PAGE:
Breastfeeding isn’t for every Mom, of course. But for those who can and do, it’s vital to spend that time in qualitative fashion with baby, paying full attention, and enjoying undivided moments in speeding an infant’s development and readiness for the world.

Breastfeeding also may benefit Moms in ways that researchers are just beginning to understand, including helping mothers later on to prevent diseases like cancer and diabetes.

Lest anyone also mistake the intent of discussions about parenting, kids’ well-being, and the time that American Moms and Dads devote to family: Research emphasizes that it’s not, of course, quantity but quality that matters when it comes to family time. Kids benefit from careful, loving parental attention in varying doses, and especially when it’s less freighted with stress – from economic worry for less well-off Moms and Dads and from hyper-competitive and excessively attentive affluent ones.

This is all food for thought during this time of family gathering, feasting, and memory creating. Reducing stress of all kinds has clear health benefits and research more and more shows that humans find greater happiness in experiences not things.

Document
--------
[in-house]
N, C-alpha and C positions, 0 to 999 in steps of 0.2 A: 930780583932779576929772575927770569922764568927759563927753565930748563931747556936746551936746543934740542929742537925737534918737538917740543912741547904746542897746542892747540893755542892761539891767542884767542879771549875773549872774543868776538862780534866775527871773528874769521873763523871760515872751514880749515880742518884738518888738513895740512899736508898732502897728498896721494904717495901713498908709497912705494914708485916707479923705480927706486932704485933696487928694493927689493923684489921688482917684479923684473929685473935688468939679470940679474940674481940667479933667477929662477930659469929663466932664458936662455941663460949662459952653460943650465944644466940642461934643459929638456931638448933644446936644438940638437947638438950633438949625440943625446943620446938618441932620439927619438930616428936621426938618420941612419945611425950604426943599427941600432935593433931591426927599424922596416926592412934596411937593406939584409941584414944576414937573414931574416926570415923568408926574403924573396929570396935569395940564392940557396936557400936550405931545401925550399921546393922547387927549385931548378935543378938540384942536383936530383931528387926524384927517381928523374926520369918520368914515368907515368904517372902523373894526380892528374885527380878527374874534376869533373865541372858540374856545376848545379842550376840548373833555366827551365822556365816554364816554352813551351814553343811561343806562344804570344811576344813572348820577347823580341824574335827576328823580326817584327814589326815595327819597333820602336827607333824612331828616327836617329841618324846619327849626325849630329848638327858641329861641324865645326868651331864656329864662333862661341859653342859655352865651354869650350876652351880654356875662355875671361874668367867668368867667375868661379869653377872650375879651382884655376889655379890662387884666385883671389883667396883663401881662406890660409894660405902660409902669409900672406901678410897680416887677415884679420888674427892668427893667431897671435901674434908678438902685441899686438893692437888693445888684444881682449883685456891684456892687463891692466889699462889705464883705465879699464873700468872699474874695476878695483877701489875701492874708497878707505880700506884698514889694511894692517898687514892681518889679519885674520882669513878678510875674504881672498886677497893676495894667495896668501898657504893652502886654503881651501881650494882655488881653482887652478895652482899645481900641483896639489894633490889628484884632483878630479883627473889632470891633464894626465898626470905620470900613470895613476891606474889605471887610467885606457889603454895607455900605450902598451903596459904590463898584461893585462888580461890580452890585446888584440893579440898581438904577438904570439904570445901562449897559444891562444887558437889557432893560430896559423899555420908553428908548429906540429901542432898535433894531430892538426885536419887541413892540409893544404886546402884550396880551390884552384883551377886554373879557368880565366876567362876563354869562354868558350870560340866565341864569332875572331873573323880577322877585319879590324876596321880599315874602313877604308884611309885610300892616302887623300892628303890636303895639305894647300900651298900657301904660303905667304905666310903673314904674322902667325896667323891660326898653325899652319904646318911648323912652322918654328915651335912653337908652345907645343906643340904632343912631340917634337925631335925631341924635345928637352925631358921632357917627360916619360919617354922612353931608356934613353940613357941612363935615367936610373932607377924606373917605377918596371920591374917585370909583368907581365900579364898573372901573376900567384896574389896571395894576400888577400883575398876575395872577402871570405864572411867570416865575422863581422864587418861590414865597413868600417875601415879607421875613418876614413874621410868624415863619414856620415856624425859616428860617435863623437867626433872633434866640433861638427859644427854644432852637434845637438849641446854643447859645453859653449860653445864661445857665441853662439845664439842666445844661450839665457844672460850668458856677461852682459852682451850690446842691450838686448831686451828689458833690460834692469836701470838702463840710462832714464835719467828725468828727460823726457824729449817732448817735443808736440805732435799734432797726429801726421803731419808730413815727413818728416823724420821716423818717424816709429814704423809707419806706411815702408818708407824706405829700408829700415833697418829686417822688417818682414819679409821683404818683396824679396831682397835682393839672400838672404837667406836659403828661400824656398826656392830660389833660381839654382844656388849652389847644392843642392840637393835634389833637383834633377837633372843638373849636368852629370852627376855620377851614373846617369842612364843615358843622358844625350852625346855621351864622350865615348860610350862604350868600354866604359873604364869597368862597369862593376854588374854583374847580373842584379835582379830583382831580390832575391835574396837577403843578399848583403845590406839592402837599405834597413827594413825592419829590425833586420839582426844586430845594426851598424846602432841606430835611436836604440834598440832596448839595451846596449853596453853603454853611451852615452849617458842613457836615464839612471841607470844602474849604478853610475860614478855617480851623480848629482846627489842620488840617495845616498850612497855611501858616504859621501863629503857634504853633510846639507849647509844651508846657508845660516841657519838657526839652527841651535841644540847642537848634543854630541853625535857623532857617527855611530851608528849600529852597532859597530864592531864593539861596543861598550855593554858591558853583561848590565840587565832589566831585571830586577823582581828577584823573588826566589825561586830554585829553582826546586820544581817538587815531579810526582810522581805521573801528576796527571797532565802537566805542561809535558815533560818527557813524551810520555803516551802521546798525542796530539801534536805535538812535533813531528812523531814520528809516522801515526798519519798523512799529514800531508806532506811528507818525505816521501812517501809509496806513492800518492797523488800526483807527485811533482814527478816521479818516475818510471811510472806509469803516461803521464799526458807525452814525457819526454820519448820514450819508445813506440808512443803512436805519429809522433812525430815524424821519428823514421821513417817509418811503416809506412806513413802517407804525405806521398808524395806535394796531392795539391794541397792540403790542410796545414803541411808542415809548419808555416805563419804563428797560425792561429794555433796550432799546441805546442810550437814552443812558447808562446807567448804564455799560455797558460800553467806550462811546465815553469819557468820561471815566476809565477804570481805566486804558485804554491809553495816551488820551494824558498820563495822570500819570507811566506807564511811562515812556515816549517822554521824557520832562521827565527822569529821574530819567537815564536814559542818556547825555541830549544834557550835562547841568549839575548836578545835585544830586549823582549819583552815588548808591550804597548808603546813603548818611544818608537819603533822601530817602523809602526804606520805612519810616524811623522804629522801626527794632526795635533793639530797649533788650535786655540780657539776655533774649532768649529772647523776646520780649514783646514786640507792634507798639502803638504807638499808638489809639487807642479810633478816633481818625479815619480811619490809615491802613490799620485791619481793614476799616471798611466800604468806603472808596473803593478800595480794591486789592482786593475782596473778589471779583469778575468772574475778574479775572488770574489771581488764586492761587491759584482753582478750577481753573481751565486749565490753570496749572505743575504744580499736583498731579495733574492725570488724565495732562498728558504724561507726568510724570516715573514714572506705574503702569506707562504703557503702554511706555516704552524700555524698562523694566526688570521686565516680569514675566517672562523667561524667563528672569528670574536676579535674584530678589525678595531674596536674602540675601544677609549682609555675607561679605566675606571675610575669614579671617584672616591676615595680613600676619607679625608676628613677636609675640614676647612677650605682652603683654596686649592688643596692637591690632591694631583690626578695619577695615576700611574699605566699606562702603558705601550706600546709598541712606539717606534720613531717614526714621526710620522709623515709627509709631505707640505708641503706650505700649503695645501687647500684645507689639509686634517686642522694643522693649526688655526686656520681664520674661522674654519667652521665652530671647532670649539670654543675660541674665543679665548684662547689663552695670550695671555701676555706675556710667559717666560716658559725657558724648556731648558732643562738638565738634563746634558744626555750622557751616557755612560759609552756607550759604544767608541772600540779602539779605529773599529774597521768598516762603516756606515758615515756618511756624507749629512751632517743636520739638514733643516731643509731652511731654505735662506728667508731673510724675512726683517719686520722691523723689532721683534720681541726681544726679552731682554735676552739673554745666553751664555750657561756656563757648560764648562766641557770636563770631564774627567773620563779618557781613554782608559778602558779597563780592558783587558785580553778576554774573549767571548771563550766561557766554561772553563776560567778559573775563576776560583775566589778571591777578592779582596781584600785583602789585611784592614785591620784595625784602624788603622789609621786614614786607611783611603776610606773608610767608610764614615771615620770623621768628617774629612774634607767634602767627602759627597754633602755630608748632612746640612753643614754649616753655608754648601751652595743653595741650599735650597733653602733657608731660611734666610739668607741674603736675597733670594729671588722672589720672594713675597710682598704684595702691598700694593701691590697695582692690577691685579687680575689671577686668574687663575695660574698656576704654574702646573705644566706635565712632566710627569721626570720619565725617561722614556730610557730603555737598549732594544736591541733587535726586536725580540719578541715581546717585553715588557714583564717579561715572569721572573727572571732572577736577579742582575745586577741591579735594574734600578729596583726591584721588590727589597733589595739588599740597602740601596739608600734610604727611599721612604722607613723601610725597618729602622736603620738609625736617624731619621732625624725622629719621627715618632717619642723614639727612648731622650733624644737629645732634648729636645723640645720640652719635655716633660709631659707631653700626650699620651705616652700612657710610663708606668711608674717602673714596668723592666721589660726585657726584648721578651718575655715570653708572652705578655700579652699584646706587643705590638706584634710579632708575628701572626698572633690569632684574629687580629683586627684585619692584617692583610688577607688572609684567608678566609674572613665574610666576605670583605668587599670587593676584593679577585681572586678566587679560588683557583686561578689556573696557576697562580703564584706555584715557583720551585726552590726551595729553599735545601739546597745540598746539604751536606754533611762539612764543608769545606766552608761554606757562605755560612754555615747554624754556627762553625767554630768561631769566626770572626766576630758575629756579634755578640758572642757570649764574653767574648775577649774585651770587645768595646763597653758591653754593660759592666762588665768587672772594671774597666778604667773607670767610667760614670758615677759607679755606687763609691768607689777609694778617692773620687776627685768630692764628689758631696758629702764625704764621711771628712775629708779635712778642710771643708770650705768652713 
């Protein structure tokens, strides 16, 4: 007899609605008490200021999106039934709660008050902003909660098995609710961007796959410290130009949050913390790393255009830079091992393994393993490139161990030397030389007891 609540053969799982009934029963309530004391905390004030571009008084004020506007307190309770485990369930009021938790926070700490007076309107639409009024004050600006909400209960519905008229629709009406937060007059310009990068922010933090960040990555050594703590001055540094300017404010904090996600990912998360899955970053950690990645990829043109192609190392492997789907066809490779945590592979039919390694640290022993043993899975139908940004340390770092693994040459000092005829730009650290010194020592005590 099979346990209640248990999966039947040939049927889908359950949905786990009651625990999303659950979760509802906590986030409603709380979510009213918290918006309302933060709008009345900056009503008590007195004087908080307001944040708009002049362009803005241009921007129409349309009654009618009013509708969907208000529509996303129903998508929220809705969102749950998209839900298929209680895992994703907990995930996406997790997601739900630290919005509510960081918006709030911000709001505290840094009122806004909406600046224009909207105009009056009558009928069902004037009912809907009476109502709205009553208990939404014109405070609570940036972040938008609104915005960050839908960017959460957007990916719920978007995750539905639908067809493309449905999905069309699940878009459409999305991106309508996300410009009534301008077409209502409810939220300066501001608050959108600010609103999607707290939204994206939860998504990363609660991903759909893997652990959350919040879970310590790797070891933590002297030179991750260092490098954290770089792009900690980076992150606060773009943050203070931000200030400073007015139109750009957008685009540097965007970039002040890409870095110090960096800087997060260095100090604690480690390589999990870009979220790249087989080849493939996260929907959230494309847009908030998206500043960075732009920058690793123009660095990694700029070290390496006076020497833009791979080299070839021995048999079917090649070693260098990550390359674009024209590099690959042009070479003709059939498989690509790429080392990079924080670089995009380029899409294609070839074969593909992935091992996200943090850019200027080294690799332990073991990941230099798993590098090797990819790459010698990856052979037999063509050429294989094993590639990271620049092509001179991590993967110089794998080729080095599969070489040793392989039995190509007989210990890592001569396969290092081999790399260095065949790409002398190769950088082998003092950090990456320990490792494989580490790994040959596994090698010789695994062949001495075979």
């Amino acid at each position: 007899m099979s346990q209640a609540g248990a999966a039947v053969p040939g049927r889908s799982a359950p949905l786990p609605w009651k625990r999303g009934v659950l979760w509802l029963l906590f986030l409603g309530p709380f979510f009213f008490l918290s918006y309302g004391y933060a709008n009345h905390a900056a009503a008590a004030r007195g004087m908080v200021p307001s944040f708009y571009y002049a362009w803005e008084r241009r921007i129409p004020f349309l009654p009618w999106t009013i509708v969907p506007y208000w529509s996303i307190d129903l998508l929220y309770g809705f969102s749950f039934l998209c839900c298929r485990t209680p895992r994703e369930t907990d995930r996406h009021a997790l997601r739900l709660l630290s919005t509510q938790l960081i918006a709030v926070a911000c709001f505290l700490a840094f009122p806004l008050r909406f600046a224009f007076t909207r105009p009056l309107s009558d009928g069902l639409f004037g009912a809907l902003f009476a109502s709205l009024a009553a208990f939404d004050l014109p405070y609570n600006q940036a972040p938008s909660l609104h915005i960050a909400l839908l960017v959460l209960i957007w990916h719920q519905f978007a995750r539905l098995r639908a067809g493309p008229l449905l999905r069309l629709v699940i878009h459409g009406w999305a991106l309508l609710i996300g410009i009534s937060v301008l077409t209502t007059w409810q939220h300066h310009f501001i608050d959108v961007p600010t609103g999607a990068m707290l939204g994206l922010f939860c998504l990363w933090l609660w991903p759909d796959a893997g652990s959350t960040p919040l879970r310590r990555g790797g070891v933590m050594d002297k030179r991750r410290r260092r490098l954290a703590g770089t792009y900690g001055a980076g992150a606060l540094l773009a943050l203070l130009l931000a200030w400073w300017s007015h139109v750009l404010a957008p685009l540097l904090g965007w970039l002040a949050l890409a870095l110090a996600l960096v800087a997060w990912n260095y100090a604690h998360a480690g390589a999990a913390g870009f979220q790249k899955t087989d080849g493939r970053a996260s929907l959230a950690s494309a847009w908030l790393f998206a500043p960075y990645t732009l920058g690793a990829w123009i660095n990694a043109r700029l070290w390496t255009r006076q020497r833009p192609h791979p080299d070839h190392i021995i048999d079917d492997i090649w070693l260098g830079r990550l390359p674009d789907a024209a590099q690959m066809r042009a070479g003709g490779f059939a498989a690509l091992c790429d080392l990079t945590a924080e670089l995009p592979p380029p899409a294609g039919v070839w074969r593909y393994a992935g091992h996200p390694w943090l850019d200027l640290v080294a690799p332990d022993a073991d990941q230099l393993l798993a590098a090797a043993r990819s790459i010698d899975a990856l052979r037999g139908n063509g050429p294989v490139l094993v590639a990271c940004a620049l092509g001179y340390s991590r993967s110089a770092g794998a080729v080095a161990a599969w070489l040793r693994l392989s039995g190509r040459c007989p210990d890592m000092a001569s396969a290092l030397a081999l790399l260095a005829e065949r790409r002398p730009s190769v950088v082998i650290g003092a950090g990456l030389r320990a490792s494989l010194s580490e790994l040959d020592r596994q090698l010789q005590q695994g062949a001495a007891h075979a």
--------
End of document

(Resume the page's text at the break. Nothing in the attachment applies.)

Maybe this year it’s worth seeing if Mom, Dad, the kids, cousins, aunts, uncles, and grandparents can forego the pricey fantasy toys or the giant, costly parties, and see if a scaled-back but family-focused holiday leaves everyone feeling better heading into 2016?

 

 

IN THIS ISSUE

Families, kids feel the sting of shortfalls in parents’ time

Timely support, especially for caregiving

Finding time for friends, ourselves


 

BY THE NUMBERS

 


 

2 hours,
10 minutes

 

Amount of time women spend on average each day on parenting

 


 

1 hour,
35 minutes

 

Amount of time men spend on average each day on parenting

 


 

3 minutes

 

Time parents spend on average each day with their kids on
deliberate conversations


 

2.4 minutes

 

Time parents spend on average each day reading to their kids

 

Timely support, especially for caregiving

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It might not seem so key for many of us in perfect health. But an important support we can think about offering during the holiday season and beyond to seniors with diminishing capacities or to ailing friends, family members, and spouses is to spend quality time with them, especially as they deal with needs for continuing therapy and repeated visits with caregivers.

Patients all too often perform poorly in remembering what their physicians told them and what steps they need to take to help themselves get better, research shows. Although some physicians have started to employ high-tech options, including online video recordings of office visits, common sense says that friends and loved ones not only might appreciate but they could benefit from a clear-headed, more impartial guide when they see doctors and other caregivers.